Six feet of soil in
the frost of earth becomes room
enough for the dead.

This is Kato Shuson’s death poem, the final reflection on the poet’s approaching death which is traditional in Japan

Kato Shuson (1905-1993)  Japanese poet, scholar and publisher was born Takeo Kato into a family which was always changing house as his father, who worked for the railway, was promoted to other posts. His parents converted to Christianity, and he was baptized at age 13. At the age of 16, he met the famed haiku poet Shuoshi Mizuhara, who became his mentor. Shuson won the poetry prize of the haiku magazine Ashibi after his first year of study with Mizuhara. He quickly became a highly regarded haijin (haiku poet), but didn’t publish his first book of collected poems until 1939, called Kanrai (Winter Thunder). In 1970, he began judging submissions for the weekly haiku page in the Asahi journal.



by Edward Thomas

Rain, midnight rain, nothing but the wild rain
On this bleak hut, and solitude, and me
Remembering again that I shall die
And neither hear the rain nor give it thanks
For washing me cleaner than I have been
Since I was born into this solitude.
Blessed are the dead that the rain rains upon:
But here I pray that none whom once I loved
Is dying tonight or lying still awake
Solitary, listening to the rain,
Either in pain or thus in sympathy
Helpless among the living and the dead,
Like a cold water among broken reeds,
Myriads of broken reeds all still and stiff,
Like me who have no love which this wild rain
Has not dissolved except the love of death,
If love it be towards what is perfect and
Cannot, the tempest tells me, disappoint.

“Rain” from The Collected Poems of Edward Thomas, 1978 edition – Oxford University Press

Edward Thomas (1878-1917) was a British poet, essayist and novelist born in Lambeth, Surrey. He is now mostly remembered as a WWI poet, but he had an established career as a writer and critic before the war, and the majority of his poetry is not about the war. In 1915, at the age of 37, he enlisted in the British Army, and was killed in action during the Battle of Arras on the Western Front, April 9, 1917.



‘It is possible for you to reach it
but you will grieve a great deal’

— The Gospel of Judas

by Kayombo Chingonyi

Imagine the husk of a man who knows
his son will die before the week is out.
You ask him why he sings, no doubt, baffled
by the faith it takes to open the most
stubborn of hearts, make a bloom of gently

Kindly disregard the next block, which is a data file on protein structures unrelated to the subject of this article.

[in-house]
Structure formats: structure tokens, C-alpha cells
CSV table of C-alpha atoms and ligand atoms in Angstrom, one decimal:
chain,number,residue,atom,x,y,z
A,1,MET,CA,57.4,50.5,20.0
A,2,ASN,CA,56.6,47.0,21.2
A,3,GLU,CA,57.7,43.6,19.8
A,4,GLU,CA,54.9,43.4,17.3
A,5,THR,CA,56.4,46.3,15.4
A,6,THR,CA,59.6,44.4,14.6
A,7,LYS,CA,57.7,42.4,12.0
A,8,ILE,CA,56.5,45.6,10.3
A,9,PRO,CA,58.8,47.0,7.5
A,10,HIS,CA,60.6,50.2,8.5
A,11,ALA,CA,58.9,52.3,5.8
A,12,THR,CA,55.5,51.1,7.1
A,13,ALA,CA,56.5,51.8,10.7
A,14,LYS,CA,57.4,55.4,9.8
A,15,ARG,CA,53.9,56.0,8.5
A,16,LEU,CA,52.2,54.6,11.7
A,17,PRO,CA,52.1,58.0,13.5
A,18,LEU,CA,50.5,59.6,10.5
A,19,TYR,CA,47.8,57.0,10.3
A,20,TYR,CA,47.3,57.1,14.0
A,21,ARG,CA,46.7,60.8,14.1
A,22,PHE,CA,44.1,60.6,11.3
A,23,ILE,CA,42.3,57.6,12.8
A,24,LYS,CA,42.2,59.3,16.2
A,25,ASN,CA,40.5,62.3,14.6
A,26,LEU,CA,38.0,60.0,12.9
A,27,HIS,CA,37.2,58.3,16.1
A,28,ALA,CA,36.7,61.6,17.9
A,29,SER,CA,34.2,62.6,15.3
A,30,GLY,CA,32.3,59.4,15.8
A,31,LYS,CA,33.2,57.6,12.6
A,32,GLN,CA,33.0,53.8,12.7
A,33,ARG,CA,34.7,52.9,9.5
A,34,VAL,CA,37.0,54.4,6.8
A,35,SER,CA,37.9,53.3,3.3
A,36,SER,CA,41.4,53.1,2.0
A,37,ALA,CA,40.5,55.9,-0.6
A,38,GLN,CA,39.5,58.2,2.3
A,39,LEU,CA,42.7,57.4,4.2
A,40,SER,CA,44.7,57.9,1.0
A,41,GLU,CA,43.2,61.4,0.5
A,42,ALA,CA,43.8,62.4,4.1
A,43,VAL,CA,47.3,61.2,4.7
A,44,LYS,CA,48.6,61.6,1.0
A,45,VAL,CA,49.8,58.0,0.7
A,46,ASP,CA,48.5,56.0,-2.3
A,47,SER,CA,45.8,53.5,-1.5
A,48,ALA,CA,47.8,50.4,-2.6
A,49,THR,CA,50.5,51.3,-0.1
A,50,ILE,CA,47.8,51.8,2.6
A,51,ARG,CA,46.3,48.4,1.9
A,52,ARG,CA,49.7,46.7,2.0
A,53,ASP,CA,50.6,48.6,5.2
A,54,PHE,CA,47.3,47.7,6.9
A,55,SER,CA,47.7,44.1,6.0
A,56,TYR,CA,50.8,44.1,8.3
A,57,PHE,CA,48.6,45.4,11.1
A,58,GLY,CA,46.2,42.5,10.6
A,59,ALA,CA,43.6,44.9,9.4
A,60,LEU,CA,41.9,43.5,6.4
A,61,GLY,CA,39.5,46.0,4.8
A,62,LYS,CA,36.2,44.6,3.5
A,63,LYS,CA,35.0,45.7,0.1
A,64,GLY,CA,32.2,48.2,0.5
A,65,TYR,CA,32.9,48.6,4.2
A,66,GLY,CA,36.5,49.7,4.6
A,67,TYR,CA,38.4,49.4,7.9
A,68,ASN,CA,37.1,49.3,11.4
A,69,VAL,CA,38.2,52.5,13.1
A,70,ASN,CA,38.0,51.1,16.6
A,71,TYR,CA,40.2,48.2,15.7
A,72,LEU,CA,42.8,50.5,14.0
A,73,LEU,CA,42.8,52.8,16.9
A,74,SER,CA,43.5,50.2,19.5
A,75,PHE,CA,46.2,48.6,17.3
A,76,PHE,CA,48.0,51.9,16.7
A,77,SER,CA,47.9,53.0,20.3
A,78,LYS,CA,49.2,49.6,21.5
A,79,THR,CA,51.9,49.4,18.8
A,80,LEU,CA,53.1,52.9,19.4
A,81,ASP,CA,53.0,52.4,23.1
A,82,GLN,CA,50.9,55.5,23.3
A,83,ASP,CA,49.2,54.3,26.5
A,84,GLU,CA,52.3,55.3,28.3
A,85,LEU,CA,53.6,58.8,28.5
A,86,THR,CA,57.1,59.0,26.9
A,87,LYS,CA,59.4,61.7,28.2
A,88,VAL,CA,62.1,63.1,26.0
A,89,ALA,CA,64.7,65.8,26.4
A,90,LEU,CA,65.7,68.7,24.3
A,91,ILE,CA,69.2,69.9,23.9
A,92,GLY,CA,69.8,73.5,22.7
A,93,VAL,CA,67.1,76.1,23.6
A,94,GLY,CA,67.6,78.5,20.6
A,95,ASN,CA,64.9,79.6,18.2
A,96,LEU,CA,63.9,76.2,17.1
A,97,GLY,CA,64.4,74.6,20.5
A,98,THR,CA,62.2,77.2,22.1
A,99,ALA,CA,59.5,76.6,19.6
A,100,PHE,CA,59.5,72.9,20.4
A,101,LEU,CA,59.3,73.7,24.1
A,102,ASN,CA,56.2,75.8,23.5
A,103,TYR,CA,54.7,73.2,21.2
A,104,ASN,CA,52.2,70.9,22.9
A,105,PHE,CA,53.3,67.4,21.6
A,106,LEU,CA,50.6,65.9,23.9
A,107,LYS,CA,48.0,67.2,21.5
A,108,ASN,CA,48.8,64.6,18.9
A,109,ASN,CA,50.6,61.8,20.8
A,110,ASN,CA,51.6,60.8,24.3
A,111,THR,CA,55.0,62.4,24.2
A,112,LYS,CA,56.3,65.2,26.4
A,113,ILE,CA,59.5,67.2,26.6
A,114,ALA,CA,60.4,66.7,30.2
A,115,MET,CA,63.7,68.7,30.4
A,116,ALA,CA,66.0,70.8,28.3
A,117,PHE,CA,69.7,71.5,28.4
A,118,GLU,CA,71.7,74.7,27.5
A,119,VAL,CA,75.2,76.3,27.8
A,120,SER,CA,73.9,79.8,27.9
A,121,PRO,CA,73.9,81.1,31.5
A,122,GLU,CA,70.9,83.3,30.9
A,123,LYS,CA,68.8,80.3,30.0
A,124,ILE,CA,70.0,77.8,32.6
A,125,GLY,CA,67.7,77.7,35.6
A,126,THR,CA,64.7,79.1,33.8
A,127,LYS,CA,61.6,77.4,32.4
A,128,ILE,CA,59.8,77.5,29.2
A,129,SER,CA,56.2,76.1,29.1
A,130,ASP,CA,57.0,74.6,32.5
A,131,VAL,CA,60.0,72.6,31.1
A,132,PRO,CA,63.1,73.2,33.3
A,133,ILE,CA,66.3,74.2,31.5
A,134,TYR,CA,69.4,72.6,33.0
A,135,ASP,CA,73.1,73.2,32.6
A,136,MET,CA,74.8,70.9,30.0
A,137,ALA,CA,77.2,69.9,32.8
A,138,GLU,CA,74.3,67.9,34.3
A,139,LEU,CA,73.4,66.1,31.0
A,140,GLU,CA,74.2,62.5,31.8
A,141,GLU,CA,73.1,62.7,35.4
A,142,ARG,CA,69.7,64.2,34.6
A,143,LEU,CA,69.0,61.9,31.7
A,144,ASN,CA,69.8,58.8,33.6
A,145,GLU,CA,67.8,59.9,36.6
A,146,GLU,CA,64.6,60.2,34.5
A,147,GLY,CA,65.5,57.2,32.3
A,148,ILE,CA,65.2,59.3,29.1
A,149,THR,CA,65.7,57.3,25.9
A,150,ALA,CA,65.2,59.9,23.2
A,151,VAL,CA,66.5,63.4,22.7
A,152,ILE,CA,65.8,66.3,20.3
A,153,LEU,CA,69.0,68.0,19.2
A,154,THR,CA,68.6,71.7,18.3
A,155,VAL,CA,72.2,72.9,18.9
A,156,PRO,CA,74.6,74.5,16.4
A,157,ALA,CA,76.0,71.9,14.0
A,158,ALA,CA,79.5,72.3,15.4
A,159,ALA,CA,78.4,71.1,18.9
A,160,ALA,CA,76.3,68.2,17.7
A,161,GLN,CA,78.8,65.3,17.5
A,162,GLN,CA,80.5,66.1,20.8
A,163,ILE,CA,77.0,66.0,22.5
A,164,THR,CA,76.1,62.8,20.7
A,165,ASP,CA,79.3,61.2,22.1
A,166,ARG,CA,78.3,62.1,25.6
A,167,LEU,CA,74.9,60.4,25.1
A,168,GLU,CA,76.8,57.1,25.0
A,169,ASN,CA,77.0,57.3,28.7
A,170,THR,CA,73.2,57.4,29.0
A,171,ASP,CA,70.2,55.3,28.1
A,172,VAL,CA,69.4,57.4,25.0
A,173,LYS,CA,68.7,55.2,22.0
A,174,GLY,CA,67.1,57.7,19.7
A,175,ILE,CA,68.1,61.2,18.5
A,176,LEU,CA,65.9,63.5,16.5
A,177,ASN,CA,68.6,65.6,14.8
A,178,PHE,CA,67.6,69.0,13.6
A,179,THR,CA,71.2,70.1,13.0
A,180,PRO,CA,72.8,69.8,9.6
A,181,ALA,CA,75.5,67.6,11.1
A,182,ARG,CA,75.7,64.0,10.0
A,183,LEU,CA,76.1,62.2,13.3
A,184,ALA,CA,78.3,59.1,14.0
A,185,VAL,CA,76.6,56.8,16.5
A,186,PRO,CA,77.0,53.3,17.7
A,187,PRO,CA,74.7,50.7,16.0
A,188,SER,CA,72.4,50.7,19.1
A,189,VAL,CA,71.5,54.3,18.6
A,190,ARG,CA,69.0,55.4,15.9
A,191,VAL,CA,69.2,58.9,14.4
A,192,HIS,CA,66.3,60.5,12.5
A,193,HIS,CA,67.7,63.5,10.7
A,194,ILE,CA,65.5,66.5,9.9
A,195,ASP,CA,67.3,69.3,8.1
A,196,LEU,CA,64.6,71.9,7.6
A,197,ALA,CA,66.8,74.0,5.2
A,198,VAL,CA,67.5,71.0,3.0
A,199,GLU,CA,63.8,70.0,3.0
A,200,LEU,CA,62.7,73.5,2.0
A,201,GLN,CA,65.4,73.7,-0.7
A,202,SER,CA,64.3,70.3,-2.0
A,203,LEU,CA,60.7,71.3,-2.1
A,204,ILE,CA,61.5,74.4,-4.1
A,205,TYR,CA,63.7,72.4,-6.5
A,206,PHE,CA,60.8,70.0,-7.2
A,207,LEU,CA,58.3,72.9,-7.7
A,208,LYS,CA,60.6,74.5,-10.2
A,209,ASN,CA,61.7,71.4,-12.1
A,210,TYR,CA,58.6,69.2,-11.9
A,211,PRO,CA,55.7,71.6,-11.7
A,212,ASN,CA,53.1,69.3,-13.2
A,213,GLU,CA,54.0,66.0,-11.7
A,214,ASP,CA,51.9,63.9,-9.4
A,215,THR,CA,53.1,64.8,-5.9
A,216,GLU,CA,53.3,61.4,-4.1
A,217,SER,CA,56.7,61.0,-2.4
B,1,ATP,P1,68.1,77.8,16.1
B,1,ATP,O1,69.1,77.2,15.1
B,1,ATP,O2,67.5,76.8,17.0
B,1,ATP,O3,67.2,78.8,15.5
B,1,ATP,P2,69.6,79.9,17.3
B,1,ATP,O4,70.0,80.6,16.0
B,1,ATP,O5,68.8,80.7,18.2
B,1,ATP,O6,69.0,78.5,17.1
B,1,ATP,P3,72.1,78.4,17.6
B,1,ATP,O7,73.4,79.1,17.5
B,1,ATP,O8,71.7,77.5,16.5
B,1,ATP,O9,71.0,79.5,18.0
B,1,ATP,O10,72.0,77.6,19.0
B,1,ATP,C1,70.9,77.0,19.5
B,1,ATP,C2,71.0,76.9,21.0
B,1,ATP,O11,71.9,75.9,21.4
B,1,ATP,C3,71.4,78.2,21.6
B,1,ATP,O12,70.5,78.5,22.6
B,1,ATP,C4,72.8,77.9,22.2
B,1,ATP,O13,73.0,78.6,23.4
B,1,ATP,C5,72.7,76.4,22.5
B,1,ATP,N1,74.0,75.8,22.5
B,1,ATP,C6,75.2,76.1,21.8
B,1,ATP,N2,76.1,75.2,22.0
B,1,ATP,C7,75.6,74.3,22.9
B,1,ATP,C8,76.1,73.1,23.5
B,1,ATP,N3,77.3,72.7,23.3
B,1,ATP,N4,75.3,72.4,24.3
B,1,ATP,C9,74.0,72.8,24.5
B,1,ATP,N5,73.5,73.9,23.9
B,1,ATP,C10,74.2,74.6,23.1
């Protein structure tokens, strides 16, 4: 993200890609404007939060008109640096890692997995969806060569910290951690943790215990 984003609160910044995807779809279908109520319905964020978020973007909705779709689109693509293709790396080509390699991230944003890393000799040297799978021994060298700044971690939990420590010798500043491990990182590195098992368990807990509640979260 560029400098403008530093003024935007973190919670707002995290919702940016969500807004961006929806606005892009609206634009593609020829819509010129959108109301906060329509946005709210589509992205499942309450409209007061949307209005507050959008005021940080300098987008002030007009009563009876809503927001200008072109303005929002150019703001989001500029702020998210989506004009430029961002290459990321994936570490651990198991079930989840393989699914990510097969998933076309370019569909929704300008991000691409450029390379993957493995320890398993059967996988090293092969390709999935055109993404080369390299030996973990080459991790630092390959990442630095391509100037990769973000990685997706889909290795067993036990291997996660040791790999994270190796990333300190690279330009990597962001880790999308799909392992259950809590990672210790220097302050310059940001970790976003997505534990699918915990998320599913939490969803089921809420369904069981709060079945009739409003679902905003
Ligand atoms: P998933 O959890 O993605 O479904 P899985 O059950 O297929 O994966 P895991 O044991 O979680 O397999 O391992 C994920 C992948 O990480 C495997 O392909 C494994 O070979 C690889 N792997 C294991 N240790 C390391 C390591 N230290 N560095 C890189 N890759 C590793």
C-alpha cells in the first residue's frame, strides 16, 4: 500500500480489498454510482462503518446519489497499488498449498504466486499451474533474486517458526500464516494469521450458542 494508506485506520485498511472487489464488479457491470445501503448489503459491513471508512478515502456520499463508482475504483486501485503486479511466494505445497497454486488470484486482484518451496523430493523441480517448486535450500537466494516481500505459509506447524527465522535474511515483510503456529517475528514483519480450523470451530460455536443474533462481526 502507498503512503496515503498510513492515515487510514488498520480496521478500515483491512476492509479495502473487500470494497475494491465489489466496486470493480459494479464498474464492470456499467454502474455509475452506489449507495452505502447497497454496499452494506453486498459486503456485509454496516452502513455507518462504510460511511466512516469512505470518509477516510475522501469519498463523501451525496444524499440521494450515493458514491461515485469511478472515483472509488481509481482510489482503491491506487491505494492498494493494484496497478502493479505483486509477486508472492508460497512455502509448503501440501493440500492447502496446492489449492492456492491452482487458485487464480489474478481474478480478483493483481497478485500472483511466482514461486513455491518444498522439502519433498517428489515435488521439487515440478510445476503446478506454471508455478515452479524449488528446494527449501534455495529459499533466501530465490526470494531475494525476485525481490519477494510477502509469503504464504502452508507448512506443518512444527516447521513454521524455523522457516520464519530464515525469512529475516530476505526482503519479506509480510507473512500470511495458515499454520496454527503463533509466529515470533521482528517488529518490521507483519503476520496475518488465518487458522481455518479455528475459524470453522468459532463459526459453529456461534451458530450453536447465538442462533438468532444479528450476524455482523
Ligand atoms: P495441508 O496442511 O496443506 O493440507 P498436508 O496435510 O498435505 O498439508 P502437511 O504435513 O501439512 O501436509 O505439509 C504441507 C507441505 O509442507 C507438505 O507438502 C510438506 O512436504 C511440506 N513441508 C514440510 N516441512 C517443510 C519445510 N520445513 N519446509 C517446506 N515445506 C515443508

insistent beauty. This is when your own
newly sprung bloom would shut itself again,
afraid that get well cards are only empty
measures of sentiment, the weight of a word.
You’re sorry with no answer to this obscene
riddle: a stubble headed boy whose scream
fissures the night ward watched by a just lord
who won’t intervene, for all this man stops
to find the tune that, even now, isn’t lost.

“Gnosis” from Some Bright Elegance, © 2011, Kayo Chingonyi –  Salt Publishing

Kayombo “Kayo” Chingonyi was born in Mufulira, Zambia and moved to Newcastle in the UK at the age of six. After going to school in London and reading English Literature at the University of Sheffield, Chingonyi is now based in Essex. His poems are full of sound – music is only one of them.


The Anti-Grief

by Marianne Boruch

Day after day of rain. A ticket straight to
the mild-mannered hell of rethinking whatever,

the drive to Econo-Foods: not a lot of grief in that.
You need staples-bread, rice, eggs.
Here’s a list: almonds, yogurt, all the little
anti-griefs add up.

Did I tell you? my grandfather sings from the grave.
They have my old Philco here.
I know all about your world of godawful and too bad.

I keep driving. In rain. Some luck required. Stop light.
Flashy cars on both sides playing radios too loud.
Ear damage! I used to shout out the window,
my boy in the front seat trying hard to shrink, not to know
who is that crazy at the wheel.

Grandfather likes saying: what? Half-deaf even now.

Half a lot of things, anytime. Half, what gives?
giving way. If there is a we or a you or an I finally.
He’d cup an ear if he had an ear.

So it is, the first anti-grief, a feather he picked up.
My childhood, walking with
the oldest man I ever, 1874 his
start date. Alarm and Should Have, two roads
he would not cross, and Consequence
a street over, he ignored completely. Always
an eye out for the great
small peculiar.

A feather. Sometimes handed to me. Or he’d
oil a clock with it right off the curb.
Into a pocket.

“The Anti-Grief” from The Anti-Grief, © 2019 by Marianne Boruch – Copper Canyon Press

Marianne Boruch (1950 – ) American poet and essayist, was born in Chicago. Her collections of poetry include: Grace, Fallen from; The Book of Hours, which won the 2013 Kingsley Tufts Poetry Award; Eventually One Dreams the Real Thing; and  The Anti-Grief. She was a Visiting Artist at the American Academy in Rome, and also at Isle Royale, America’s most isolated national park. She has taught at the Tunghai University in Taiwan, the University of Maine at Farmington, and Purdue University.


Words for Departure

by Louise Bogan

Nothing was remembered, nothing forgotten.
When we awoke, wagons were passing on the warm summer   
The window-sills were wet from rain in the night,
Birds scattered and settled over chimneypots
As among grotesque trees.

Nothing was accepted, nothing looked beyond.
Slight-voiced bells separated hour from hour,
The afternoon sifted coolness
And people drew together in streets becoming deserted.
There was a moon, and light in a shop-front,
And dusk falling like precipitous water.

Hand clasped hand
Forehead still bowed to forehead—
Nothing was lost, nothing possessed
There was no gift nor denial.


I have remembered you.
You were not the town visited once,